Ryanair has warned pilots of possible base closures and job cuts as the date for delivery of its first 10 Boeing 737 MAX jets slipped into the autumn.
In a memo dated Jan. 27 and seen by Reuters, the low-cost airline said that Boeing would not deliver the first of the grounded model until September or October at the earliest. Ryanair does not take deliveries during its peak summer months of June, July and August.
Ryanair had hoped to have up to 10 of the 737 MAX jets available from June and said in the memo that elimination of 10 aircraft from its roster could result in job losses for pilots and cabin crew, as well as possible base closures.
“I have asked our commercial team to work up their proposals for these 10 aircraft reductions in summer 2020, and I hope to have their final recommendations over the next week,” Chief Executive Eddie Wilson said in the memo.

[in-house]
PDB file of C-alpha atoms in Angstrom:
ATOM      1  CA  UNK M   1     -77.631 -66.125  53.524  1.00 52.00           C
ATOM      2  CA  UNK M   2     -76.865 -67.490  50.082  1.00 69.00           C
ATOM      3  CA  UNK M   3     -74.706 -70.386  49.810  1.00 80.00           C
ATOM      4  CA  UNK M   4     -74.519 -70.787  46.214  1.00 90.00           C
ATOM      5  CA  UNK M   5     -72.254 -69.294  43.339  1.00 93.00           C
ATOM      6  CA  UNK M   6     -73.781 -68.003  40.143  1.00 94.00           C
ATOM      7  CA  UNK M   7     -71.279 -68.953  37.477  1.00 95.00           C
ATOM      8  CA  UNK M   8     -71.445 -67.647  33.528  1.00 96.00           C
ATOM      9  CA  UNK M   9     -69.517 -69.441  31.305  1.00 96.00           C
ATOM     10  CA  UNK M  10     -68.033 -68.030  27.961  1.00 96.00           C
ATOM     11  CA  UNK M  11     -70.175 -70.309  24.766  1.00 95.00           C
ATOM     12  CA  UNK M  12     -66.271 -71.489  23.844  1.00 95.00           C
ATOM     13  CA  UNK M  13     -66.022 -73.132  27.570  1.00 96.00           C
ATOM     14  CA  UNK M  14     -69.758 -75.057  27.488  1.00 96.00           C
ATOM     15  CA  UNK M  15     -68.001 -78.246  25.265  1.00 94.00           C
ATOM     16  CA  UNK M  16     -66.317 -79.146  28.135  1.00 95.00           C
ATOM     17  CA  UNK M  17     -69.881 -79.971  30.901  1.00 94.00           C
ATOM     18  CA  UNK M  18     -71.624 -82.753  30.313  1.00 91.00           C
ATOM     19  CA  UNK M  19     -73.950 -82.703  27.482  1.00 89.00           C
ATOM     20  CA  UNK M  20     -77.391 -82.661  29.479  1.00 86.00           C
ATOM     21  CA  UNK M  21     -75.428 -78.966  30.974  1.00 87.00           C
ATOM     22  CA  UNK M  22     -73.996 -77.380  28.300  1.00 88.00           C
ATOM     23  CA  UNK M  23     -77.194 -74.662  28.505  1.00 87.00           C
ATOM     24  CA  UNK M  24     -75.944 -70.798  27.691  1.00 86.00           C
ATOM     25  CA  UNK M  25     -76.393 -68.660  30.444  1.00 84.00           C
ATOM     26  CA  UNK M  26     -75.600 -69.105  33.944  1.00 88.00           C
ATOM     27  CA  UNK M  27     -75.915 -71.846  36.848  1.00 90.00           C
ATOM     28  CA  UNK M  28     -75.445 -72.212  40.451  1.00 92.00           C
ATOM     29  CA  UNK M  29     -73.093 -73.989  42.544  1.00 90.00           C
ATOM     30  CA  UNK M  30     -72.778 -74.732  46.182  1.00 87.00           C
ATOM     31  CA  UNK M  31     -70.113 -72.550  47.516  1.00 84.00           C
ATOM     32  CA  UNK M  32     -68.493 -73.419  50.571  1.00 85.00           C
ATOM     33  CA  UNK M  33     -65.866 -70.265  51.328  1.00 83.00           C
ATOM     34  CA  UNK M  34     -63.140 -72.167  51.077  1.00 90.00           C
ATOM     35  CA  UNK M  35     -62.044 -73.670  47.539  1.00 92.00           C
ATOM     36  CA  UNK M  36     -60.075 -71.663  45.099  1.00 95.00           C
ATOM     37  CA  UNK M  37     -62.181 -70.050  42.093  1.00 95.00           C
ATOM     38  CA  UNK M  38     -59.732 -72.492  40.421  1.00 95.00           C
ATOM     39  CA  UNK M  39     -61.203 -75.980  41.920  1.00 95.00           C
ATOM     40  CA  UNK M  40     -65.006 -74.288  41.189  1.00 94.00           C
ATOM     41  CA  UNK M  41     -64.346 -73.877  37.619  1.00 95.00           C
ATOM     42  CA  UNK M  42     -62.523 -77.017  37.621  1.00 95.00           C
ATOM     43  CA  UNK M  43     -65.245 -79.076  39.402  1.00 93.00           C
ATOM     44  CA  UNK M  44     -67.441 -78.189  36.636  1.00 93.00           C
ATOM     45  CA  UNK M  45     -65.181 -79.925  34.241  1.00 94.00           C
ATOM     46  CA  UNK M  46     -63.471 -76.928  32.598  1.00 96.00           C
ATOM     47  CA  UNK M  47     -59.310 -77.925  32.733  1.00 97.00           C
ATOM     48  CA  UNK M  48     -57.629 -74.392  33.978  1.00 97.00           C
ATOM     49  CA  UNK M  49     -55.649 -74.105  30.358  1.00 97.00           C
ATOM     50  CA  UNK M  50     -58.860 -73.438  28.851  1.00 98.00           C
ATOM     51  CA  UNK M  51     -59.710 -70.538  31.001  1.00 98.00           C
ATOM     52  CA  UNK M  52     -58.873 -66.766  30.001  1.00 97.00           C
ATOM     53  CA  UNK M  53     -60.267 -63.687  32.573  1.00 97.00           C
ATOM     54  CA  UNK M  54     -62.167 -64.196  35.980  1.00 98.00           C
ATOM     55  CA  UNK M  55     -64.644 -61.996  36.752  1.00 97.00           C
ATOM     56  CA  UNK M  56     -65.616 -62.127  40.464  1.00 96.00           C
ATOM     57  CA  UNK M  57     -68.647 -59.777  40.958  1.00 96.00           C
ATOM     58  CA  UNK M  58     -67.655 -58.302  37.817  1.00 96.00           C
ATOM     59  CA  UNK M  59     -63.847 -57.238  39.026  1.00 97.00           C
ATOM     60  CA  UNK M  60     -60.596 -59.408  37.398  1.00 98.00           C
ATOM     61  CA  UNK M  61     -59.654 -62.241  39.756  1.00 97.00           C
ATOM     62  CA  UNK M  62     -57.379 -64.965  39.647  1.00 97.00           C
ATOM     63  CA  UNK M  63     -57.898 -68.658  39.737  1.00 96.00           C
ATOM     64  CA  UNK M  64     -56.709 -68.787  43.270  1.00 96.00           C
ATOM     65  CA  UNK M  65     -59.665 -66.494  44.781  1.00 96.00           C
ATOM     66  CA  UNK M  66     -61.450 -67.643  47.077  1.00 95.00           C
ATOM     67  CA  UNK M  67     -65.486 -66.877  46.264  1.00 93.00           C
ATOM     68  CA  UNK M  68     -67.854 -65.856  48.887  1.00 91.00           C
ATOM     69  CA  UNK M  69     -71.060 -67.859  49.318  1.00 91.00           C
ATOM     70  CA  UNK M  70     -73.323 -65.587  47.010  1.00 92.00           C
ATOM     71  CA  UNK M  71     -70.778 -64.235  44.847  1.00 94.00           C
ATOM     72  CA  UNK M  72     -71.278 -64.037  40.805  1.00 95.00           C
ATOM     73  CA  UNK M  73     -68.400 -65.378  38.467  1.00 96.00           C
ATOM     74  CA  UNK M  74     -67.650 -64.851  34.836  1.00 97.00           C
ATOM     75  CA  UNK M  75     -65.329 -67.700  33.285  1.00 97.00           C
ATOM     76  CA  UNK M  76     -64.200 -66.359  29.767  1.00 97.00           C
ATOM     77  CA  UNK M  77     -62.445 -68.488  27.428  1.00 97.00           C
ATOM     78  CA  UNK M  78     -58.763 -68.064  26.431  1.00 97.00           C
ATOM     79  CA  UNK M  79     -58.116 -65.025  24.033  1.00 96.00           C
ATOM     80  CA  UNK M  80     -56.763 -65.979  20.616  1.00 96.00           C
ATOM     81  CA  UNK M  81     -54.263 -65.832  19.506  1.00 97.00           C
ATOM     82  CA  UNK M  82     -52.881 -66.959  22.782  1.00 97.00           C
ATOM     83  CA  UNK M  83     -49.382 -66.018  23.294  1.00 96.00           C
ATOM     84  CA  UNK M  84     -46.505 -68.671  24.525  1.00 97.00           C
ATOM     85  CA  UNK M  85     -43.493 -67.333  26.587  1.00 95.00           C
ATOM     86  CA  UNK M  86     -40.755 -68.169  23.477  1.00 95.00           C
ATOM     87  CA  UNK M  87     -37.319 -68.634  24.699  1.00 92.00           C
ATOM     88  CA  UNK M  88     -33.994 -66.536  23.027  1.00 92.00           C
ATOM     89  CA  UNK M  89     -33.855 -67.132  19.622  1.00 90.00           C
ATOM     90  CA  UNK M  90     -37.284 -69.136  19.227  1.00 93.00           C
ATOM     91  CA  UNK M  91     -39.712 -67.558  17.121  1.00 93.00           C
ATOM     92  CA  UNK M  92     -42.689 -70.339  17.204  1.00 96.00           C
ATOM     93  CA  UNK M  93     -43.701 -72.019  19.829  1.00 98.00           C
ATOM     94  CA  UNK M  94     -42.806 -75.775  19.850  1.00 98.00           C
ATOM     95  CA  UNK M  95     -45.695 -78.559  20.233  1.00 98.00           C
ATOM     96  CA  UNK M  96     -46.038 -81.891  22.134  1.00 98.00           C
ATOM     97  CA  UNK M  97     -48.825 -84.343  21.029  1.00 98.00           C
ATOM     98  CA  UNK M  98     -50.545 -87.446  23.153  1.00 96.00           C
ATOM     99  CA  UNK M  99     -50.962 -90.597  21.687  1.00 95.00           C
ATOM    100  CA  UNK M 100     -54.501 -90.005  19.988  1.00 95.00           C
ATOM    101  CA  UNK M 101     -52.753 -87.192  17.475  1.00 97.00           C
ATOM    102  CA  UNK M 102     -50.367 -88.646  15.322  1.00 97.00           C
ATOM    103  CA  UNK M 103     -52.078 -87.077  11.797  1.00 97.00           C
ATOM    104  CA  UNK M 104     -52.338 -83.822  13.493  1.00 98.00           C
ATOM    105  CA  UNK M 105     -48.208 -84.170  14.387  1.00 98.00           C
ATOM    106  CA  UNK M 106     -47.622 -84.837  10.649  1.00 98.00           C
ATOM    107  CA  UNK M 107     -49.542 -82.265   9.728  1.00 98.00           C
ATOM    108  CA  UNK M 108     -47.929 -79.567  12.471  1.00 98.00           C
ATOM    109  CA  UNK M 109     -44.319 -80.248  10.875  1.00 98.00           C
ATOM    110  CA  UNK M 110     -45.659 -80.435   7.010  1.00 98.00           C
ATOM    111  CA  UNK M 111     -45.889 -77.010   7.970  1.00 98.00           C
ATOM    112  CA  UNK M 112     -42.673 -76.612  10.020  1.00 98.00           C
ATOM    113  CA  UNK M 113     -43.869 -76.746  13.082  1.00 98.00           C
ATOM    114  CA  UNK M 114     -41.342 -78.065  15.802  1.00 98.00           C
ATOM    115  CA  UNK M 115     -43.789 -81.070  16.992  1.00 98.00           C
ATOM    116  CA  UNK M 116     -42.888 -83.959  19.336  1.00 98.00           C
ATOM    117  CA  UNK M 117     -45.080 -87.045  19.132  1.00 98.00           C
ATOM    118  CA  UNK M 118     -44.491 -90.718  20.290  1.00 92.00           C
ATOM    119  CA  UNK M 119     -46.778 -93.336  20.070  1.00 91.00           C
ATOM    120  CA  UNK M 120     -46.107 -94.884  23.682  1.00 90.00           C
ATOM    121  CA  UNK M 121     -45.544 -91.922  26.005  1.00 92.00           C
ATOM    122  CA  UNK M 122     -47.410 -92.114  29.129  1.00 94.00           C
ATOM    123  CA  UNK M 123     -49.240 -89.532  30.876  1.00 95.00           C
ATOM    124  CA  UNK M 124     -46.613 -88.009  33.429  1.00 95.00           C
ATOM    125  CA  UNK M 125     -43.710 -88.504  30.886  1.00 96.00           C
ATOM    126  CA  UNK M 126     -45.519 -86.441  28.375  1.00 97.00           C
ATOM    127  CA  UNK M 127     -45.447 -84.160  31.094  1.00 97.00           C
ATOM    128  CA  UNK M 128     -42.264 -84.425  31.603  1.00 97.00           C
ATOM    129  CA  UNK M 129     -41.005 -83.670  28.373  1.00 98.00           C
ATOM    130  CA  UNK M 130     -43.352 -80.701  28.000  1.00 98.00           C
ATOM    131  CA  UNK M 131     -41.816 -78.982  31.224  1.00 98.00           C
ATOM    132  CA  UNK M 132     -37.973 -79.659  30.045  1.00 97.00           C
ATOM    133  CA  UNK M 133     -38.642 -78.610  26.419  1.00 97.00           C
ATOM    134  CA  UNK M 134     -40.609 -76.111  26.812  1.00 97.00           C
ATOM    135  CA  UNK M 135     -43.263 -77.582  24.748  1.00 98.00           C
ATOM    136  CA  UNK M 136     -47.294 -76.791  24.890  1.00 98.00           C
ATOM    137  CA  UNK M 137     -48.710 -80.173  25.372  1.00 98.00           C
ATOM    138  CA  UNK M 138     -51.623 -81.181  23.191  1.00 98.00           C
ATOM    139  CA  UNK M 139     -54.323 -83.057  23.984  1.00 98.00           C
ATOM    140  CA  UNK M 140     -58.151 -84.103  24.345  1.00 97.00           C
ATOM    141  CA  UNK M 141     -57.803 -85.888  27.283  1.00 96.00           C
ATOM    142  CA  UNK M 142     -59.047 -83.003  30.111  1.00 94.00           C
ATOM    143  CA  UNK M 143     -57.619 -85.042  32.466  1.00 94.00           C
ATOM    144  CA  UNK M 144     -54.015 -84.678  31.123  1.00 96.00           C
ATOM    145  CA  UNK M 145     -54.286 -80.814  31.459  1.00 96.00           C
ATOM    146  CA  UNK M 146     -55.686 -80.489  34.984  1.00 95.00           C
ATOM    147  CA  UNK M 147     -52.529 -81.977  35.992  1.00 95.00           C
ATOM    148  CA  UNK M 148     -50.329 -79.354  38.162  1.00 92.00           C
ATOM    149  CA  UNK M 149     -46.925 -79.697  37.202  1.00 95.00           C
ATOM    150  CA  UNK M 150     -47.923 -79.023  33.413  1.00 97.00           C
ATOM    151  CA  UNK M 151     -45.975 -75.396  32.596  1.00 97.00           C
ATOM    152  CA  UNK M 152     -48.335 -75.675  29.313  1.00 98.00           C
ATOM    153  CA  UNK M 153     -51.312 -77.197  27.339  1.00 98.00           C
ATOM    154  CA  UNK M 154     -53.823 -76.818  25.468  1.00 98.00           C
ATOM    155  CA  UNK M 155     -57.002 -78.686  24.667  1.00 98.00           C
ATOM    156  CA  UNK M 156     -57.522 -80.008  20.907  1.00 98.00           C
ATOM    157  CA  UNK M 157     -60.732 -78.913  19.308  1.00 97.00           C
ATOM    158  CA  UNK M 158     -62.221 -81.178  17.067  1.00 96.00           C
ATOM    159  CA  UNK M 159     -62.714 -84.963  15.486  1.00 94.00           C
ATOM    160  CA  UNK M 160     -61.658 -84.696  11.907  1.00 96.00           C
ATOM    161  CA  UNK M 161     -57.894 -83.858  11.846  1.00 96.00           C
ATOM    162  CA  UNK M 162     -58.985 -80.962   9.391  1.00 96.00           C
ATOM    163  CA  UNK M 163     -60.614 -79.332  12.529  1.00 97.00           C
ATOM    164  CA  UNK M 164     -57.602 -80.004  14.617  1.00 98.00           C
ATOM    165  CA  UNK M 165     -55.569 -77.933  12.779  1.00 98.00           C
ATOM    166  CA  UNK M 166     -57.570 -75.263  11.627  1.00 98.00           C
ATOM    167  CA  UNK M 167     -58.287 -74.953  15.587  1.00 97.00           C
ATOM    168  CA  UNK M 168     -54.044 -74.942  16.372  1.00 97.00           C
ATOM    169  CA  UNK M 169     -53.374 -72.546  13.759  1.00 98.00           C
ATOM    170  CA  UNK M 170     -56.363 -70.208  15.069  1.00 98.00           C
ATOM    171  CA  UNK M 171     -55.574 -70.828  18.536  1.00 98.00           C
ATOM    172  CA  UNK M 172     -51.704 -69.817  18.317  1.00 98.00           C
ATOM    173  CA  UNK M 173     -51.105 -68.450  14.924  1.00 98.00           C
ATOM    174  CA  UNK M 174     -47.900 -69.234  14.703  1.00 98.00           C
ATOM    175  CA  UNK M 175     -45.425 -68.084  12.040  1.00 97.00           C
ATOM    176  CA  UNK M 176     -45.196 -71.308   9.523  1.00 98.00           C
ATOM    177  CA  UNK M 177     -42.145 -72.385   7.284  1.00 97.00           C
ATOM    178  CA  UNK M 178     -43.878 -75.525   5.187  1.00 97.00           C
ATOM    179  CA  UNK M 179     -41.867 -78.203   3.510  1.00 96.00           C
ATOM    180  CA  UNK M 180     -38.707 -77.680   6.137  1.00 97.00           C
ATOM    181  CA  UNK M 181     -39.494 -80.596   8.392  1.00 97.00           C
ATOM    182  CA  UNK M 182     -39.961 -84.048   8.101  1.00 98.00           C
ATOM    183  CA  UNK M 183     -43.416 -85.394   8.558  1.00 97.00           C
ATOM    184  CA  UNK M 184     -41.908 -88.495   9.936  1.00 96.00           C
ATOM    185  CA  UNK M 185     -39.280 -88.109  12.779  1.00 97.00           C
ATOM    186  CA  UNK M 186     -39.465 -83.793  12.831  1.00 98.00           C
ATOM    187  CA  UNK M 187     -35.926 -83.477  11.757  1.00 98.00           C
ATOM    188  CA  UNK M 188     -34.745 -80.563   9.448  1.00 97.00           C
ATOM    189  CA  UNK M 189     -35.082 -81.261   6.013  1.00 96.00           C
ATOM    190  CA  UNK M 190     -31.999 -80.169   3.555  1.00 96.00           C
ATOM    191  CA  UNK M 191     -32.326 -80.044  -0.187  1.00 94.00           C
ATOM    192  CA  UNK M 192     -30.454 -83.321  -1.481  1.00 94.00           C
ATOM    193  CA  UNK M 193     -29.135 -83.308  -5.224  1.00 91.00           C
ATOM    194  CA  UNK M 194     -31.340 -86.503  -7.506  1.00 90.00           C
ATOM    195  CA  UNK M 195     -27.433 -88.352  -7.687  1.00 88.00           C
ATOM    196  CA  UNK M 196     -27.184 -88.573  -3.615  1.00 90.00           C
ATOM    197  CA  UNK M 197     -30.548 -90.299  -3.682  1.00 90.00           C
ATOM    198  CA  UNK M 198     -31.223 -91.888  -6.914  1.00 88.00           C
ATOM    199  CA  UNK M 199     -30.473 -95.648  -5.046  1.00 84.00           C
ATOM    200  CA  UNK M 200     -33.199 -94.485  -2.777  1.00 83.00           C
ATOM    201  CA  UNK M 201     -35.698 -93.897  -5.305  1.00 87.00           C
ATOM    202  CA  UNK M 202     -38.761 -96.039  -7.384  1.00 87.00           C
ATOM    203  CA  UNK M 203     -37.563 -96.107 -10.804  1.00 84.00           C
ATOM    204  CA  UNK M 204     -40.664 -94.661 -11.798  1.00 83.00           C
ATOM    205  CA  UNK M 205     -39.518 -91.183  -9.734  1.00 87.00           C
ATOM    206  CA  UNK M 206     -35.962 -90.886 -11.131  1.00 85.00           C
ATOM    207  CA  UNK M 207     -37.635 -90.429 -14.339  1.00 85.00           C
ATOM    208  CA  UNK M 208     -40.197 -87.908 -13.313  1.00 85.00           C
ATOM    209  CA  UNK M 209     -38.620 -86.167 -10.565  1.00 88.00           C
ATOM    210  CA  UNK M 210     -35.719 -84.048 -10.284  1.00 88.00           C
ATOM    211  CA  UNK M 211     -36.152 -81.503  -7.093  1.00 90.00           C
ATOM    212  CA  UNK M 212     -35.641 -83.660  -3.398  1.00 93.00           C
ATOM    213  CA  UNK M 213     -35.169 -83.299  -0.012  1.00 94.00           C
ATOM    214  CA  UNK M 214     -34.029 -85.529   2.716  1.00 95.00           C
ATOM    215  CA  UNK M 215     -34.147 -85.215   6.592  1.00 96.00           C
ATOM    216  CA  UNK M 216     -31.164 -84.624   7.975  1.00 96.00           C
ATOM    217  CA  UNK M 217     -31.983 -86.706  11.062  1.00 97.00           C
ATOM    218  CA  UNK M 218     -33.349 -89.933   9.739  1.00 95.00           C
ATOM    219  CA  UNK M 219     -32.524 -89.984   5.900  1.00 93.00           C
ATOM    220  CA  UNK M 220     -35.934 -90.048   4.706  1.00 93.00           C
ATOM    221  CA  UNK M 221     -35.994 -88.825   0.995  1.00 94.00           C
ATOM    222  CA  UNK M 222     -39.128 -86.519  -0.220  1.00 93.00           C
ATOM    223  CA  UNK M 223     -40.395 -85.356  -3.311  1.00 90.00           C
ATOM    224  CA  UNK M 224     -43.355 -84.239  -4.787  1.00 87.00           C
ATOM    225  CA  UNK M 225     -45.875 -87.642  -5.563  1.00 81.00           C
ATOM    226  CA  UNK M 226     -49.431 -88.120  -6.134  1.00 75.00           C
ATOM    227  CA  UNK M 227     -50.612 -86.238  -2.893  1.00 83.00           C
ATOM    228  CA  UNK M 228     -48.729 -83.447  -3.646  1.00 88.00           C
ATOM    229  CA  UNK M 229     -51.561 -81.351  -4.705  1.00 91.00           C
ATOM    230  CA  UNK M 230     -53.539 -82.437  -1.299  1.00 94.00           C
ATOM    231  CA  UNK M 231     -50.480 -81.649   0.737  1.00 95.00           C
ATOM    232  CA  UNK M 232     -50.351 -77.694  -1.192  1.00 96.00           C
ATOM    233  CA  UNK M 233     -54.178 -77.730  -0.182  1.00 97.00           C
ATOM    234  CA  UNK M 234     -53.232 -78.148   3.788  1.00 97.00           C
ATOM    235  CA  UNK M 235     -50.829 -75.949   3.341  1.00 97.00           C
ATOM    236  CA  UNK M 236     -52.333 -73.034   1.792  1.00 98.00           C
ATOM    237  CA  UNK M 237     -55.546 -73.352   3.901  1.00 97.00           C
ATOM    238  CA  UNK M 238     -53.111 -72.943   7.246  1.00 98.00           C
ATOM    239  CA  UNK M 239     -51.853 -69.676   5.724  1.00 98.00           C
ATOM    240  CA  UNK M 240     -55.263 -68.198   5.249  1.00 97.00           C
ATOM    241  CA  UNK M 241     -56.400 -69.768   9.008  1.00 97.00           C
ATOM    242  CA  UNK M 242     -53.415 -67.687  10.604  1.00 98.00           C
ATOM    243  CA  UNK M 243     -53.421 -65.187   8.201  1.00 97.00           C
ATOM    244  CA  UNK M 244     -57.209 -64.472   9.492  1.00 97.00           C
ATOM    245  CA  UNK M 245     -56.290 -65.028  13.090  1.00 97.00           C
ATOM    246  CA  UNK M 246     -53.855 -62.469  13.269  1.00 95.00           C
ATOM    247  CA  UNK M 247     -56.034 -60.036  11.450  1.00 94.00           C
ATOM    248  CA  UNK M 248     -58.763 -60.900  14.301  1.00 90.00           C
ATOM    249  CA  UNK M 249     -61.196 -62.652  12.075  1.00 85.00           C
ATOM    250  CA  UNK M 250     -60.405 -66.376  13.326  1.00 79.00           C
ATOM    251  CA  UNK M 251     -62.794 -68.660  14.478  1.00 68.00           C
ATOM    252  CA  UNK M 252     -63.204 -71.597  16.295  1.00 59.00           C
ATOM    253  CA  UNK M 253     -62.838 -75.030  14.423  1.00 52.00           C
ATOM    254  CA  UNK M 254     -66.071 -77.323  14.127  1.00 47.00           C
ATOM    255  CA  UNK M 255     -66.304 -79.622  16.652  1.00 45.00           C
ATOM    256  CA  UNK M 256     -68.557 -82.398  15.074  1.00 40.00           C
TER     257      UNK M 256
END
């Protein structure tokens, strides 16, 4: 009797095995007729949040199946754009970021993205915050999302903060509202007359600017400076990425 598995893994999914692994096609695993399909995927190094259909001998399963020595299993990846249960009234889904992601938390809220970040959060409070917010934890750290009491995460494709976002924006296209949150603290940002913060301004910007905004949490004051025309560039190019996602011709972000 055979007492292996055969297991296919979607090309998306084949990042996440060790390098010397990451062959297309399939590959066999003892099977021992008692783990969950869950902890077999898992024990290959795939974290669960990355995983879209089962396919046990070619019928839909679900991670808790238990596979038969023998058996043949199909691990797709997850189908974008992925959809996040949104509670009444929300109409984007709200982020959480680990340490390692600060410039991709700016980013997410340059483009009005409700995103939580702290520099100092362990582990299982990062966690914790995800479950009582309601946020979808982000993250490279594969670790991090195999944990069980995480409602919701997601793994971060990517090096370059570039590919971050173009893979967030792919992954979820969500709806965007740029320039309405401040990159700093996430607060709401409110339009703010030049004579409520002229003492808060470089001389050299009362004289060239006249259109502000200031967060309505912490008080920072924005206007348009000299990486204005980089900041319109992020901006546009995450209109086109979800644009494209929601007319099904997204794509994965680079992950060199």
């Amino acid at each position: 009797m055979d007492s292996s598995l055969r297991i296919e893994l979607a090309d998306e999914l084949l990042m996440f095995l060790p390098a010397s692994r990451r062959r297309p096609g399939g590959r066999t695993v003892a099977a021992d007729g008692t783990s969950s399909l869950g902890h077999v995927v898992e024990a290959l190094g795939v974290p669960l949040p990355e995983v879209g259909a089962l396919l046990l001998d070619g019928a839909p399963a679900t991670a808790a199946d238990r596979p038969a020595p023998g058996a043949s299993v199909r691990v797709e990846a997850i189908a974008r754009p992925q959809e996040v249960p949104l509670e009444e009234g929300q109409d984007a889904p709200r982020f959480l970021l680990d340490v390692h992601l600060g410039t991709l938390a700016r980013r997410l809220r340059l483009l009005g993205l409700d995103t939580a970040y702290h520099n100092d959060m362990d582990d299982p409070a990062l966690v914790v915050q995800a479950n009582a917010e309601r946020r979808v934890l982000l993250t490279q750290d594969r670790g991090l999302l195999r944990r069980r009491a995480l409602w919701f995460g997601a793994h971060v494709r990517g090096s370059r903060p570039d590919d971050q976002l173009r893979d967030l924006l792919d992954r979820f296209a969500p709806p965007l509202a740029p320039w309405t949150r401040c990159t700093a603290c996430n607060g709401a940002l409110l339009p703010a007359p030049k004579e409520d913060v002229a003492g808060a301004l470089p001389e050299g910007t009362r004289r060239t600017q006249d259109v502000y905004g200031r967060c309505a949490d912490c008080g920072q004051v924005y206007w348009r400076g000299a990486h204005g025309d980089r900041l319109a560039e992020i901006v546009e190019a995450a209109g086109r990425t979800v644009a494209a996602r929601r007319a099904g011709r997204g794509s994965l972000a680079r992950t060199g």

“We will do our best to avoid any more base closures, but this will mean eliminating at least 10 aircraft from existing bases, and so further pilot and cabin crew jobs losses cannot be ruled out.”
The 737 MAX, Boeing’s fastest-selling aircraft, was grounded last March after 346 people died in two crashes attributed to anti-stall software.
Ryanair has a fleet of more than 450 aircraft and is one of the biggest MAX customers, with 210 on order.
The carrier’s marketing chief Kenny Jacobs this month said he hoped the 10 aircraft would be delivered in March or April, though the timing would be dependent on regulators.
Asked for comment, Ryanair told Reuters it had “nothing further to add to the memo”.
Boeing last week said that it did not expect to win approval for the 737 MAX’s return to service until the middle of the year, having previously given an estimate of March or April.